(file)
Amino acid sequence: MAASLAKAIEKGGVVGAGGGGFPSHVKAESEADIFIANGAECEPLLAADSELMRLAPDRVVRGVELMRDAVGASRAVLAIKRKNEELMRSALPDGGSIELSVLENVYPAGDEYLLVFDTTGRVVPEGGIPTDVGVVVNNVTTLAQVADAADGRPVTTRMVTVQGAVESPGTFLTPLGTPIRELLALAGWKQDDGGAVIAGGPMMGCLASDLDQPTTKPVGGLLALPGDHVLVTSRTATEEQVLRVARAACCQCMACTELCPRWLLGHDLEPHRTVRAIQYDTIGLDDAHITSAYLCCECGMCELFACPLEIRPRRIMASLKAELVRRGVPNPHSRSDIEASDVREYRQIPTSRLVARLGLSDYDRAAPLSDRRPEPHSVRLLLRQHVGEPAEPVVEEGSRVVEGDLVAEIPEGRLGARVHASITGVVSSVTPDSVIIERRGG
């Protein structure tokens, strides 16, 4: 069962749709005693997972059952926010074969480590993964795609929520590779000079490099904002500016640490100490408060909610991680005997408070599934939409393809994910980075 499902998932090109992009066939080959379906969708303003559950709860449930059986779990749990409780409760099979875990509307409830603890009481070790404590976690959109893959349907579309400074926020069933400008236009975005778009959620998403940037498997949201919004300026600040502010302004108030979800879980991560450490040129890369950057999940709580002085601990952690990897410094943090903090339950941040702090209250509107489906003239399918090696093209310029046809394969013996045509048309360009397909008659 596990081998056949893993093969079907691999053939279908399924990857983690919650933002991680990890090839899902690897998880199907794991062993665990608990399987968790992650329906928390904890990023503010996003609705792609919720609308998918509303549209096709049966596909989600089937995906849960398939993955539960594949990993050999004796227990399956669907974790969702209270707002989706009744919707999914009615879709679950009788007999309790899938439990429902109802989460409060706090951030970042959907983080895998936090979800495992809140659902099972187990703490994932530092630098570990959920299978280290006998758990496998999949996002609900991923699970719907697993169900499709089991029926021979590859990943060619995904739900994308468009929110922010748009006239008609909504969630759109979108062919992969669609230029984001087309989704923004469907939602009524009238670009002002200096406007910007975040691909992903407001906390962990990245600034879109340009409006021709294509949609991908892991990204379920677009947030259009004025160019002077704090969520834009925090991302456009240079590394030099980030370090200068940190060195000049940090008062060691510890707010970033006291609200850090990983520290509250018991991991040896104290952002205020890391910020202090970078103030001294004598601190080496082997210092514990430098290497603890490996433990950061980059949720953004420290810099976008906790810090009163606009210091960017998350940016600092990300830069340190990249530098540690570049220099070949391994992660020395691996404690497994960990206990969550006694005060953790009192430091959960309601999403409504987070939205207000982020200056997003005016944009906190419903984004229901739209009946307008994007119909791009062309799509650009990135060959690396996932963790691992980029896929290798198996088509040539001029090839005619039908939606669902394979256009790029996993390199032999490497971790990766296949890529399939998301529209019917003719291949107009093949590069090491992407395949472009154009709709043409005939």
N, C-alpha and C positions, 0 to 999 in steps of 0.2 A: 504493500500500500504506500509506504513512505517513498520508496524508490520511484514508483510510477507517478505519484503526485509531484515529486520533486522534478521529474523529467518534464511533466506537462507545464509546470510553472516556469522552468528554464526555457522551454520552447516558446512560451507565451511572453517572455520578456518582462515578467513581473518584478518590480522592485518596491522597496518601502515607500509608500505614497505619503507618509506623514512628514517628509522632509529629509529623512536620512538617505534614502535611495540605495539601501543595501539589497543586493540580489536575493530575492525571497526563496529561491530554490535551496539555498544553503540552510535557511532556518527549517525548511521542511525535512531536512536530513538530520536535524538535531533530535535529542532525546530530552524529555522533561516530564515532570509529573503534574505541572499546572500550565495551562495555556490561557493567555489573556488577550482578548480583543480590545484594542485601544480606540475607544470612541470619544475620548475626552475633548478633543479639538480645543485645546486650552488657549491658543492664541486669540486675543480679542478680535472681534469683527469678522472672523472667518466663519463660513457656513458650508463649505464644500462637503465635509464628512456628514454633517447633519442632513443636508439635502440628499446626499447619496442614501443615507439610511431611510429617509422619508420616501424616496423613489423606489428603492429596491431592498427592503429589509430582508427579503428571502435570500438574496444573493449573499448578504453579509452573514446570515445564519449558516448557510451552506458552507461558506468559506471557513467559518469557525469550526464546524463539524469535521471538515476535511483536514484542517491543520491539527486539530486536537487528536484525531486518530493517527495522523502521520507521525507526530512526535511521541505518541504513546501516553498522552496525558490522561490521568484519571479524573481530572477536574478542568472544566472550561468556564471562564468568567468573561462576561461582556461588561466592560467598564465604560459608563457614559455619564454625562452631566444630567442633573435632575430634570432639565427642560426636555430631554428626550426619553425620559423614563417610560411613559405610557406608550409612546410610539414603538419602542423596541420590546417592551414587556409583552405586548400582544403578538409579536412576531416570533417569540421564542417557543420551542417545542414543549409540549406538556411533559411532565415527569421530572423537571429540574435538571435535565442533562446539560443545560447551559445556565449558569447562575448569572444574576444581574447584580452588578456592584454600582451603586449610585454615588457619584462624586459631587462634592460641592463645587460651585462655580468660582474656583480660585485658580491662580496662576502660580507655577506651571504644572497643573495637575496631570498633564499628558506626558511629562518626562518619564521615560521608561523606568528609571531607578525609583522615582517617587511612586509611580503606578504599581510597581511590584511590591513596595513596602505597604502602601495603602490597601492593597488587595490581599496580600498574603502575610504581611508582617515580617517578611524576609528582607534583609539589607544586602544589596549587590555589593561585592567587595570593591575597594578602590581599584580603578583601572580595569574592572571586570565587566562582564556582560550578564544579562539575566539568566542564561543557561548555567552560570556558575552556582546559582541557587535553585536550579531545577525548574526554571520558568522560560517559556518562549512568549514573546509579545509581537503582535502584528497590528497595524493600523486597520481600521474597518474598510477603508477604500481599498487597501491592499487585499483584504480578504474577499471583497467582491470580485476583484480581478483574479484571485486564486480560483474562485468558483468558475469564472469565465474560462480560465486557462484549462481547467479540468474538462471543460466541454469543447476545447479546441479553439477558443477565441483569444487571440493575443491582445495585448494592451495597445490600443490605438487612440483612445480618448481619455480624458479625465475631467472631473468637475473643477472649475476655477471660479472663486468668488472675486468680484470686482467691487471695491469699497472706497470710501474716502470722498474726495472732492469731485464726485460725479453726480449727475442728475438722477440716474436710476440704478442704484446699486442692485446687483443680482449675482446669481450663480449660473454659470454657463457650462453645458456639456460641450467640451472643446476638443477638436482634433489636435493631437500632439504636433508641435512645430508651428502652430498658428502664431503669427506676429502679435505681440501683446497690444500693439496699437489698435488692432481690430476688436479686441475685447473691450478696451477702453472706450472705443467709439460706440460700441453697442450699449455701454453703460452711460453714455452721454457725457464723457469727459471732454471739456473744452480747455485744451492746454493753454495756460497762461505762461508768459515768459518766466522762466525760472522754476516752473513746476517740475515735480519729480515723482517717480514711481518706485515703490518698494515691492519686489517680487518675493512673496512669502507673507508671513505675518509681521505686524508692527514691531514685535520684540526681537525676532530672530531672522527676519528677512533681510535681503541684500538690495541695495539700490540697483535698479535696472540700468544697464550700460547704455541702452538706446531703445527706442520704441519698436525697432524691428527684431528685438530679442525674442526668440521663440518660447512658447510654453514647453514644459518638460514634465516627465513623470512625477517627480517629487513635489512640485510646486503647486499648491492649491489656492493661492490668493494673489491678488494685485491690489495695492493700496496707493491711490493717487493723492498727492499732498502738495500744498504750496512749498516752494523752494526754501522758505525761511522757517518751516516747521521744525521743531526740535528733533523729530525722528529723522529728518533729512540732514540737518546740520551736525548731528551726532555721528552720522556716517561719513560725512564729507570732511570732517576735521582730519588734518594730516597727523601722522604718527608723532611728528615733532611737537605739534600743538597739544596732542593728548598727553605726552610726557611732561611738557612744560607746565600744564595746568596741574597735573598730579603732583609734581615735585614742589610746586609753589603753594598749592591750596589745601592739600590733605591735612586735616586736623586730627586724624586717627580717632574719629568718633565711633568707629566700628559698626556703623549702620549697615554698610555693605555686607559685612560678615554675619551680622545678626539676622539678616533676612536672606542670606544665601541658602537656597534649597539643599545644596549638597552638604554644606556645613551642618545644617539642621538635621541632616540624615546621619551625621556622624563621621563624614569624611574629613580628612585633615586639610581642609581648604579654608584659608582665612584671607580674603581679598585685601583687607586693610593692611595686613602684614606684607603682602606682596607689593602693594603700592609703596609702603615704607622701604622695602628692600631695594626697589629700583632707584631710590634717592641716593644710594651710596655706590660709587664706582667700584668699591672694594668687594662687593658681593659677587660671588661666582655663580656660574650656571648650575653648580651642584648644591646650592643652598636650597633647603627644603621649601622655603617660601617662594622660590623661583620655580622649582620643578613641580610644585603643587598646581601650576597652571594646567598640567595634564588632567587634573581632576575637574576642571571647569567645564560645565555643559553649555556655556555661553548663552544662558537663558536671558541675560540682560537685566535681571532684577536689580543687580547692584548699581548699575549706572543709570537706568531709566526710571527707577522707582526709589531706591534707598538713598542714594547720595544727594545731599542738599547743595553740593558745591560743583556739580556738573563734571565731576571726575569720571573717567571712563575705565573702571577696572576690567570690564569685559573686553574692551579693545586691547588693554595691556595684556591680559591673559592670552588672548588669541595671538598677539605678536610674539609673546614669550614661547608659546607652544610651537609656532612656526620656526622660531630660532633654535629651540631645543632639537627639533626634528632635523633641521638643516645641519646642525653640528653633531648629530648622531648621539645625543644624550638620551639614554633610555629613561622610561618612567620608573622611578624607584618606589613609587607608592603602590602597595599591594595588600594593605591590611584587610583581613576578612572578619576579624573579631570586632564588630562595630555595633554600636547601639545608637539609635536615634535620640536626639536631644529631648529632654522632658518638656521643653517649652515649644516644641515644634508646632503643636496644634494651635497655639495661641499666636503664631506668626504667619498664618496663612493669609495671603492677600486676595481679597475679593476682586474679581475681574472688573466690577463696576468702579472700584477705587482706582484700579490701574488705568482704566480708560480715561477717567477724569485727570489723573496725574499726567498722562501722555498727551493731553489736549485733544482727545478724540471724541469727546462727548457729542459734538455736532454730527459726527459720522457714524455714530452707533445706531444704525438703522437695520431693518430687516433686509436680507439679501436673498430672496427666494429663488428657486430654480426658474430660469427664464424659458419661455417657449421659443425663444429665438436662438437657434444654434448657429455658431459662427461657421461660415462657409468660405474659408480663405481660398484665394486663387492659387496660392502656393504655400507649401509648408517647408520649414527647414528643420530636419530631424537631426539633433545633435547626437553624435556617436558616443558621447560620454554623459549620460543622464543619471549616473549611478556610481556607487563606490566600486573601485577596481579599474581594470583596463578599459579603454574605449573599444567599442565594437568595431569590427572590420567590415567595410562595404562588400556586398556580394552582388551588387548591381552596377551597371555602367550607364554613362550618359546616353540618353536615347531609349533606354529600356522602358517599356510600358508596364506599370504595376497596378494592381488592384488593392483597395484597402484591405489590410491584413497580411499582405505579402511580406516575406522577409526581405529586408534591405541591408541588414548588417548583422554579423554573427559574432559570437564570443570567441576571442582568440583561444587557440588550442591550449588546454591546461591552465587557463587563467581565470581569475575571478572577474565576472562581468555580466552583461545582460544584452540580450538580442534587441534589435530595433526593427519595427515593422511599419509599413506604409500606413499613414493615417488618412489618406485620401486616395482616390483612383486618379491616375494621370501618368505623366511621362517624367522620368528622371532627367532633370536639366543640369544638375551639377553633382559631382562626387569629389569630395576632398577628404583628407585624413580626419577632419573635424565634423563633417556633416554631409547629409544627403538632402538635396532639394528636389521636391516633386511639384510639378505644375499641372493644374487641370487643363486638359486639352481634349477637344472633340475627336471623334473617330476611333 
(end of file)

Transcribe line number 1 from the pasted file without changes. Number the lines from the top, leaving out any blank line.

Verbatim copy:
Amino acid sequence: MAASLAKAIEKGGVVGAGGGGFPSHVKAESEADIFIANGAECEPLLAADSELMRLAPDRVVRGVELMRDAVGASRAVLAIKRKNEELMRSALPDGGSIELSVLENVYPAGDEYLLVFDTTGRVVPEGGIPTDVGVVVNNVTTLAQVADAADGRPVTTRMVTVQGAVESPGTFLTPLGTPIRELLALAGWKQDDGGAVIAGGPMMGCLASDLDQPTTKPVGGLLALPGDHVLVTSRTATEEQVLRVARAACCQCMACTELCPRWLLGHDLEPHRTVRAIQYDTIGLDDAHITSAYLCCECGMCELFACPLEIRPRRIMASLKAELVRRGVPNPHSRSDIEASDVREYRQIPTSRLVARLGLSDYDRAAPLSDRRPEPHSVRLLLRQHVGEPAEPVVEEGSRVVEGDLVAEIPEGRLGARVHASITGVVSSVTPDSVIIERRGG